Faced with four neglected Victorian buildings on a constricted central London site, developers were confronted with the challenge of how to bring them up to modern habitable living standards without compromising on the heritage aspect of the surroundings.
By embracing sustainability and paying due consideration to both traditional and new materials, a BREEAM Excellent rated development, that offers an 80% reduction in carbon emissions, has been achieved.
Set within the Bloomsbury Conservation Area in central London, the Victorian buildings on the busy Gray’s Inn Road were completely reconstructed to produce 16 high quality apartments. The 1,064m2 regeneration scheme, called The Lincolns, is a classic example of how run-down and inefficient building stock can be given a new lease of life and meet today’s need for sustainable living. In doing so they achieved a BREEAM Excellent rating score of 74.4% and created an exemplar of sustainable regeneration.
The scheme, by developers MHA, included weaving a fabric of design challenges into a patchwork of sustainability, quality and conscious conservation. Improving an underwhelming row of four properties in a busy part of Bloomsbury focused on retaining its original Victorian façade, but going back to the drawing board on everything behind it. The team turned to BREEAM methodologies as a way of linking the two facets of the project – heritage protection and sustainability.
This new residential scheme comprises of 16 units behind a retained period façade. The mixture of one and two-bedroom, single and dual-aspect units are accessed through a single designated residential entrance and sit above ground floor retail units.
Architects Robin Partington and Partners and principal contractor, Cardy Construction, sought high levels of responsible sourcing for all key building materials and insulation, which included the reuse of large parts of the existing façade materials in situ. The building fabric was optimised with a super-insulated envelope combined with highly efficient gas boilers and renewable technologies that saw a reduction in carbon emissions compared to previous use.
The challenges of the project not only came from retaining and rebuilding the important listed frontage to Gray’s Inn Road, but also through the use of traditional materials combined with an energy strategy that included integrated photovoltaic roof panels, high levels of thermal insulation, efficient heat recovery systems and a bio-diversity (green) roof. It was running theme for the project team throughout the rebuild: to combine traditional materials such as timber and brick but also integrate modern materials for best practice.
Andi Kercini, Project Architect at Robin Partington and Partners, commented:
“It was challenging for us because we set the goal of BREEAM Excellent right from the start, and combined this with wanting to ensure conservation was important. We devised a tracker system where everyone was involved in the process and kept informed at all stages.”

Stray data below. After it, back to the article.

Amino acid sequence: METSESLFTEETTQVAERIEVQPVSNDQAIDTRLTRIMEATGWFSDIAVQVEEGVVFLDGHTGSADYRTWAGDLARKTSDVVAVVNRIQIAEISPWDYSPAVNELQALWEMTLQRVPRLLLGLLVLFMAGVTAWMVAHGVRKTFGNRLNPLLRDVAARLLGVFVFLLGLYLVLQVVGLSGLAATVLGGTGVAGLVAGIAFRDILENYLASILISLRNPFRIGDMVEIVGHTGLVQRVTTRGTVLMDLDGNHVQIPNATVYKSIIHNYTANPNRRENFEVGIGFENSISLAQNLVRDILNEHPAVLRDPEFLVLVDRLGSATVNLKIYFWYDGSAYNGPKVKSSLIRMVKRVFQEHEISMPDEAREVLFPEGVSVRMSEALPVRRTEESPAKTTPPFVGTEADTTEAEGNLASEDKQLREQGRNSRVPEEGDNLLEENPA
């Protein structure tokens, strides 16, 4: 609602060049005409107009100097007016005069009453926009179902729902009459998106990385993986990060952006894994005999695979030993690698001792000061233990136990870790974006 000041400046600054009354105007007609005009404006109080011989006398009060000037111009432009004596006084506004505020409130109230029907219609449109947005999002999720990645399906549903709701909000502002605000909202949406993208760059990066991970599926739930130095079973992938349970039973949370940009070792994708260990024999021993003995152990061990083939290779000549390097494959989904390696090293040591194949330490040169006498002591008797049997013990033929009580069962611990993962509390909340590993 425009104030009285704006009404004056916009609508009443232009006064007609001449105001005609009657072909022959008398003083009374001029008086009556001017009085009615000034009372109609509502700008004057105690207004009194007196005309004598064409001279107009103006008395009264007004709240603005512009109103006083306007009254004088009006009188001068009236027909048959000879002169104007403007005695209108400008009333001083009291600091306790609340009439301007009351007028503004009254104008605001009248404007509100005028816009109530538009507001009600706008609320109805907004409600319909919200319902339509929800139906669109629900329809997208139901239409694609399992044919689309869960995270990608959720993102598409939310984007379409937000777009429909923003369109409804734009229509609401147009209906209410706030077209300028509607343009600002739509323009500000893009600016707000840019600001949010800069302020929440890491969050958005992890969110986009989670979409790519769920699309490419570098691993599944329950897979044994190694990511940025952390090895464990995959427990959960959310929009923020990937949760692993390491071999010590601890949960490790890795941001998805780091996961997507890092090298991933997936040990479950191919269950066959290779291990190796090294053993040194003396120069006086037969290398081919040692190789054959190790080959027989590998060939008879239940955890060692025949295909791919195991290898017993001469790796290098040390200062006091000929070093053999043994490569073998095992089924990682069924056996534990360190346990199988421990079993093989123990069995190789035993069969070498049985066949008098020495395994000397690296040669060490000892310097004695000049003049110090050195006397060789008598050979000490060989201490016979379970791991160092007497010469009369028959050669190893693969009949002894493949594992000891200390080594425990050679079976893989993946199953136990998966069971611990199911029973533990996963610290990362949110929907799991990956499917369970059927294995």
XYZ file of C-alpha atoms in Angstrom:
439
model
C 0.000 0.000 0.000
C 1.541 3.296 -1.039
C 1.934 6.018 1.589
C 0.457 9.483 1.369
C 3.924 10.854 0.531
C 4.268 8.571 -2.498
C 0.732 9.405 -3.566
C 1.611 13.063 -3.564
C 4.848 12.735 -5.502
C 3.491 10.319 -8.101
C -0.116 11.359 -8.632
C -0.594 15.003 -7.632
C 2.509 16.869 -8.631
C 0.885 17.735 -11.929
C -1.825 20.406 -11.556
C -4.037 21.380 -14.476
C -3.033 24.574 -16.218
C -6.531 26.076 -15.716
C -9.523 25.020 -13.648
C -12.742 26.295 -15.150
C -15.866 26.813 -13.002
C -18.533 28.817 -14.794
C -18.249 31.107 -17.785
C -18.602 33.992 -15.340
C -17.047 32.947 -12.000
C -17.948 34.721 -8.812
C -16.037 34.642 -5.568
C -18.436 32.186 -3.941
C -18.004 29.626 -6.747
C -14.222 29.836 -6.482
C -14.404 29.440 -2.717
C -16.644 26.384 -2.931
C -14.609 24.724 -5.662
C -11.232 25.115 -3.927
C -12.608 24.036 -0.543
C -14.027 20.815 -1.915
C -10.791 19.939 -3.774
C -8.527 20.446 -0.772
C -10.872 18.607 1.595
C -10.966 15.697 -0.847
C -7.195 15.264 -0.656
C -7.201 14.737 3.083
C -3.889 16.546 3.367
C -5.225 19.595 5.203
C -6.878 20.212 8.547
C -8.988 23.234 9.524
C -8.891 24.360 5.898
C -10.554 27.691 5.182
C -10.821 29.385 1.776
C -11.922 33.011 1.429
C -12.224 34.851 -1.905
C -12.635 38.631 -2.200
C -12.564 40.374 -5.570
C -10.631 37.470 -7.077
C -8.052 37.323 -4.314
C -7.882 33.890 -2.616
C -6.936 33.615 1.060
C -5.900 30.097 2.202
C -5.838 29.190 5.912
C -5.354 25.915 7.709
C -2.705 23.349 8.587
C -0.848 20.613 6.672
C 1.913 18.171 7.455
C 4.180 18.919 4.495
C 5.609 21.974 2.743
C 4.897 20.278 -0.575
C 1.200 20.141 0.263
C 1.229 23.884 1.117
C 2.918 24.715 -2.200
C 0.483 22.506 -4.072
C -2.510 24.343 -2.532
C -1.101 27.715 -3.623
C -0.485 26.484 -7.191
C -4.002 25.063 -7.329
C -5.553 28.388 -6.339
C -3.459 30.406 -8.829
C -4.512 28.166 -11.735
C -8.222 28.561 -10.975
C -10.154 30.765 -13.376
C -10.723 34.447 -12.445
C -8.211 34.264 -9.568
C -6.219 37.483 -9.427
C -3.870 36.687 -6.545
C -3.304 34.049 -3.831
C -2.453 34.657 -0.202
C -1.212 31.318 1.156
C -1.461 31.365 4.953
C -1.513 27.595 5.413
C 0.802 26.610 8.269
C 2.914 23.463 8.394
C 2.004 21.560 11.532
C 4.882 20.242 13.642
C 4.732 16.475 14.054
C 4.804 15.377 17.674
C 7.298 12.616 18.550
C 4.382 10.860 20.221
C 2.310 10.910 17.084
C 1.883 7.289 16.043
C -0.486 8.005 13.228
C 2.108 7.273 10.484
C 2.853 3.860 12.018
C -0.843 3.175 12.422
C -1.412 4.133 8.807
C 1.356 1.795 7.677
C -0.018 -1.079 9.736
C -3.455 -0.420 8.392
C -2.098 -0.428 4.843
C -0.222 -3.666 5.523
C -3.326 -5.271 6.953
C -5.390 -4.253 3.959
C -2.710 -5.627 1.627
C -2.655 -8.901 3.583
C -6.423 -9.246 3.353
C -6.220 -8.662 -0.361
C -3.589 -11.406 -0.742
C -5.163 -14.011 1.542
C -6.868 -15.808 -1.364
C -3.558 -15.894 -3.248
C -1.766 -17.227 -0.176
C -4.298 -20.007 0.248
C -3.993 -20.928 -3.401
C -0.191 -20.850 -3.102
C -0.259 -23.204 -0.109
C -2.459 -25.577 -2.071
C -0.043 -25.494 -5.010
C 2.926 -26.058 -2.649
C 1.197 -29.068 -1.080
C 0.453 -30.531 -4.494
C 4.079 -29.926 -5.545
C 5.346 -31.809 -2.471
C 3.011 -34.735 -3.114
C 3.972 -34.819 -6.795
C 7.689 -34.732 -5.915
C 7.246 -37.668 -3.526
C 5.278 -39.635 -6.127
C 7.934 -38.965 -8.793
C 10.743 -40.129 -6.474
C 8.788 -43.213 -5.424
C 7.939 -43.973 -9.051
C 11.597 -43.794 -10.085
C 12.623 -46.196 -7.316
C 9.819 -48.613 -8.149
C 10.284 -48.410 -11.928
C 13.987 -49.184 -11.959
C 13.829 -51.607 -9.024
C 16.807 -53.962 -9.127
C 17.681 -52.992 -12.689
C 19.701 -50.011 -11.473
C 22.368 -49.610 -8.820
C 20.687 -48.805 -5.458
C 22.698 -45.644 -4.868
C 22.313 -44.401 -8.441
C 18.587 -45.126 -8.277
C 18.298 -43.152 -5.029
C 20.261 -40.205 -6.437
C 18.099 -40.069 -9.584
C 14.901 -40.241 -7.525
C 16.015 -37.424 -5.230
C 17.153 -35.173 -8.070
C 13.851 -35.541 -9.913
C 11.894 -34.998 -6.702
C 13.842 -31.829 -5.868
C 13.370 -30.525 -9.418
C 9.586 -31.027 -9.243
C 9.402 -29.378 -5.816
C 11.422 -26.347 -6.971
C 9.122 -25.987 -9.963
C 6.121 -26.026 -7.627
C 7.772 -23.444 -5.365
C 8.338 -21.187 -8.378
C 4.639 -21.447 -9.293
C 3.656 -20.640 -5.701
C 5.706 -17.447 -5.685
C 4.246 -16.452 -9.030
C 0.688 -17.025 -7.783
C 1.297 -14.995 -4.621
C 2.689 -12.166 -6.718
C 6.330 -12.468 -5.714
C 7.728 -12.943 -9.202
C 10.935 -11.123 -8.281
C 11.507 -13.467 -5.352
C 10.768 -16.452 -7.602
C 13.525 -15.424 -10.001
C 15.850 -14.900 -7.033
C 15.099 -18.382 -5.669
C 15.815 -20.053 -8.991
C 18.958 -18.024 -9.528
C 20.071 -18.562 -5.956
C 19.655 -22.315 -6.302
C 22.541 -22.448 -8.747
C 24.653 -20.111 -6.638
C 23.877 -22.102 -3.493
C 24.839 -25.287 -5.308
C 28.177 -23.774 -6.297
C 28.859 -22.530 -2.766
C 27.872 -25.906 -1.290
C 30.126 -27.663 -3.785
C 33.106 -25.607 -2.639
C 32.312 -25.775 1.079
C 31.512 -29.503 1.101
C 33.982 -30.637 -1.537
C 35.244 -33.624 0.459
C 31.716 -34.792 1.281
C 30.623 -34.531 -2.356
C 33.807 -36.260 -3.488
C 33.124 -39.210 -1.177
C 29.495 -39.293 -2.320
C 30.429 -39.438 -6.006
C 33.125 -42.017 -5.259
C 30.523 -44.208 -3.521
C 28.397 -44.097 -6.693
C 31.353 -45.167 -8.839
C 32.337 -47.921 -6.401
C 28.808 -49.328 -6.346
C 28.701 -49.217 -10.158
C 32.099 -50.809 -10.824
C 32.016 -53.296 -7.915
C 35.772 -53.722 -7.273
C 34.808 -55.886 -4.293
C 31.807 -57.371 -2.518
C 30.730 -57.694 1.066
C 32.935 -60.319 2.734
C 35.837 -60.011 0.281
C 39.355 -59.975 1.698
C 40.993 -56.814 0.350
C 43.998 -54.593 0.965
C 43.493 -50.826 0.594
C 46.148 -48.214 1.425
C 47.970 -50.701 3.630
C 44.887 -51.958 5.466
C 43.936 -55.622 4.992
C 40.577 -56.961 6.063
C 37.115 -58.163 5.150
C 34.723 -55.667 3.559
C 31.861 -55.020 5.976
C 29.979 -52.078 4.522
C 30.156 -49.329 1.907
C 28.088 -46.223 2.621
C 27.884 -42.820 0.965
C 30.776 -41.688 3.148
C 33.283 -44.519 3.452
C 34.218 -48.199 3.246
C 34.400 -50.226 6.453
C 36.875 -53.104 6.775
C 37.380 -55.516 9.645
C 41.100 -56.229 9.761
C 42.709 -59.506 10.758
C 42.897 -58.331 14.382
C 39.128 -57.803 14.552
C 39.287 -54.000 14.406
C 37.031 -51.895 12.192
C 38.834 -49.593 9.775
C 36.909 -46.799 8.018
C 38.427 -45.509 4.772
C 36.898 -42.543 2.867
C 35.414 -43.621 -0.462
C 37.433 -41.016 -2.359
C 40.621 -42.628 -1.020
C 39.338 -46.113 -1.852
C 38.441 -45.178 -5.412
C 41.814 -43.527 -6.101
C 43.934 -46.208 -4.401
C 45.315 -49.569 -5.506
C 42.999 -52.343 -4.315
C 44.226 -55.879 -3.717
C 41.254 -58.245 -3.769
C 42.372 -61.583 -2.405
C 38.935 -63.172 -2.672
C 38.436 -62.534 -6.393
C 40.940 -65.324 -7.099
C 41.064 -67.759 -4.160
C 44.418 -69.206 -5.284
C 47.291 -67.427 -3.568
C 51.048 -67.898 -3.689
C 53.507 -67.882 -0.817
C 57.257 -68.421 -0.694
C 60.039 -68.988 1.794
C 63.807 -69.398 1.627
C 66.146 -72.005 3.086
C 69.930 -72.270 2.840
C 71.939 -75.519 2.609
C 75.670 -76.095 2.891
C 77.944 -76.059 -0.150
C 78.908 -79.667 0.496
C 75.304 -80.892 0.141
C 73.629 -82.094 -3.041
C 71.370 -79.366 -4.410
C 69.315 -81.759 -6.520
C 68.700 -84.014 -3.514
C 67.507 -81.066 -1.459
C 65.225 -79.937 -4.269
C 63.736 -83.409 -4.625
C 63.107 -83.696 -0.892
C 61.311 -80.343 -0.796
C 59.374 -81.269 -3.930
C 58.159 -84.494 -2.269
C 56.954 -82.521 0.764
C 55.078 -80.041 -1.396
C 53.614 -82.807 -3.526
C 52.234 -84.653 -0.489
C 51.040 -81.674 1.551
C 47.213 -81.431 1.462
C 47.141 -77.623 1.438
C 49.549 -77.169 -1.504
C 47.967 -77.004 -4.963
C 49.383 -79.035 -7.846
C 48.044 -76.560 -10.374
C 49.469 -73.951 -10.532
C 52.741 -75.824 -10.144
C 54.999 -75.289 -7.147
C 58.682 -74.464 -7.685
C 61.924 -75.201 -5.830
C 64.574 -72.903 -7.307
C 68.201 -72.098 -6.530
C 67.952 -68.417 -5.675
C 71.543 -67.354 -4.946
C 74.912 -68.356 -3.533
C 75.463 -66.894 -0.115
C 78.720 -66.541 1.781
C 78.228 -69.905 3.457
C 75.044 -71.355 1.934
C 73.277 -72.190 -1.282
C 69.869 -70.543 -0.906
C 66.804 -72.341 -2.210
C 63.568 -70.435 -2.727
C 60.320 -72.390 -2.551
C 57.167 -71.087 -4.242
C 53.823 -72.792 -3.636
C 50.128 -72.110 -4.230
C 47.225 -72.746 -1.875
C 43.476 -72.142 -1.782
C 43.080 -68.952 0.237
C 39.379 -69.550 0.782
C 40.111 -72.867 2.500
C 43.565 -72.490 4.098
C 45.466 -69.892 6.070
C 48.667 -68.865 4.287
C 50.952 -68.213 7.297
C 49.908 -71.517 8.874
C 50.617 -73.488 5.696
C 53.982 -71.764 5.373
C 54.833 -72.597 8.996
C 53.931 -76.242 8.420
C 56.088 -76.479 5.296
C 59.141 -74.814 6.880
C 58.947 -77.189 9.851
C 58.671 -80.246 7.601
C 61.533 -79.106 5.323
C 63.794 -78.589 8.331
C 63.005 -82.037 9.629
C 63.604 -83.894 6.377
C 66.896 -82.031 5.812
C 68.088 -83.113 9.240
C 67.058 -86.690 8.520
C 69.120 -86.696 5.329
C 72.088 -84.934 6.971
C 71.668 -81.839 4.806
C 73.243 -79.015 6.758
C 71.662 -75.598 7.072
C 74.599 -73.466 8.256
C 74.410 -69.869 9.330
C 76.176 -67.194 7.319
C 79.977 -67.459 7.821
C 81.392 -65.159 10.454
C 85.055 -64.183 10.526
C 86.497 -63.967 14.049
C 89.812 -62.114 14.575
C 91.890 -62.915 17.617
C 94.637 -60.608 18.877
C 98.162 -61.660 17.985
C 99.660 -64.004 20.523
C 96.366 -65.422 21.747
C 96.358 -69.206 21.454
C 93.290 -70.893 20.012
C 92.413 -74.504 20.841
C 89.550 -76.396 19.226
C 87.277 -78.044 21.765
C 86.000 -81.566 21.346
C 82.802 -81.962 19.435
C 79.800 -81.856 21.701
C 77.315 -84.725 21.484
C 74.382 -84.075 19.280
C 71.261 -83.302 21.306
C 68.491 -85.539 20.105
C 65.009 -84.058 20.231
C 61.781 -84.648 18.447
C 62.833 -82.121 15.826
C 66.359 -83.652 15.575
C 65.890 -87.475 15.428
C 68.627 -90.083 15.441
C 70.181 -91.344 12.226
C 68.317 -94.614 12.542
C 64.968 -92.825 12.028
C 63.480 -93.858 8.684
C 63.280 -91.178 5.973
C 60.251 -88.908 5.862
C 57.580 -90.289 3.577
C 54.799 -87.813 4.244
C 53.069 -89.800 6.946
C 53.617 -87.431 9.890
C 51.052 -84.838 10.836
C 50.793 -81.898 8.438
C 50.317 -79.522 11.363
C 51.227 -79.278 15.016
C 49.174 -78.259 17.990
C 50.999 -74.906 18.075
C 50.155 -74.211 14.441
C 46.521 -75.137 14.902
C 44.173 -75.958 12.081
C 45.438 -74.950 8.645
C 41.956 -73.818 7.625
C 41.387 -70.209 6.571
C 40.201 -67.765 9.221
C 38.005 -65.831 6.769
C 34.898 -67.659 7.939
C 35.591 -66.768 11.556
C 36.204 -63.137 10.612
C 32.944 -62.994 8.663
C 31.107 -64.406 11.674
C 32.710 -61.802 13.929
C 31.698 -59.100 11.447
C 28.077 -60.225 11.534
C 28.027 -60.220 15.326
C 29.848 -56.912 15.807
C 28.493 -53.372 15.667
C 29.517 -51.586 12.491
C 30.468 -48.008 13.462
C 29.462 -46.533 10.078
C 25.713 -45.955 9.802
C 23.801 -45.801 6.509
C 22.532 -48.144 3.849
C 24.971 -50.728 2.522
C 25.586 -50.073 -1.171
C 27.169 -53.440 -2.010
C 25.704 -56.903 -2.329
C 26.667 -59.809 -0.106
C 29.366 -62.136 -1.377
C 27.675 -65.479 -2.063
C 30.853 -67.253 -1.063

Ben Richardson from Project Managers APM Services added:
“The scheme is aimed at housing demographic which often places sustainability behind location and luxury. However the project demonstrates the importance of sustainability and how this can add value to home owners, in terms of creating high quality, low energy and desirable living spaces. The BREEAM Excellent rating is a testament to the design and management of the project.”
Consideration of the home environment also saw increased awareness and user control of ventilation, energy consumption, water use and waste recycling – achieved without compromising the high quality interior design through an integrated and co-ordinated design process. Home display devices were specified to provide occupants with real time usage figures, alongside high efficiency domestic appliances and low energy LED lighting.
It also included the ability to use a space as a home office and the provision of cycle storage within the curtilage of the building itself.
Added Andi Kercini:
“A key reason for the success of the project is the time invested in sourcing the right kind of materials. We had to find specialist sash window designers who could provide us with period timber windows that offer high acoustic ratings and had high U-values.”
APM’s Ben Richardson said:
“The ability to introduce key sustainable values to a high end residential development was considered quite a challenge. However, we found not only did it provide economic justification, it also became a reflection of high quality design and specification that was met very positively by the market.”
Based upon the buildings pre-refurbished condition the apartments achieved carbon emission reductions of over 80% on average across the 16 dwellings, including renewable technologies contributing to a 20% reduction in carbon emissions, taking the EPC rating from a combined average of G to a high B rating.
Amelia Bardot at APM Services added:
“Achieving such a great BREEAM score shows that even residential schemes with conservation, location and logistical complexities can still provide a benchmark for sustainability and good quality design.”
For more information on BREEAM visit: www.breeam.com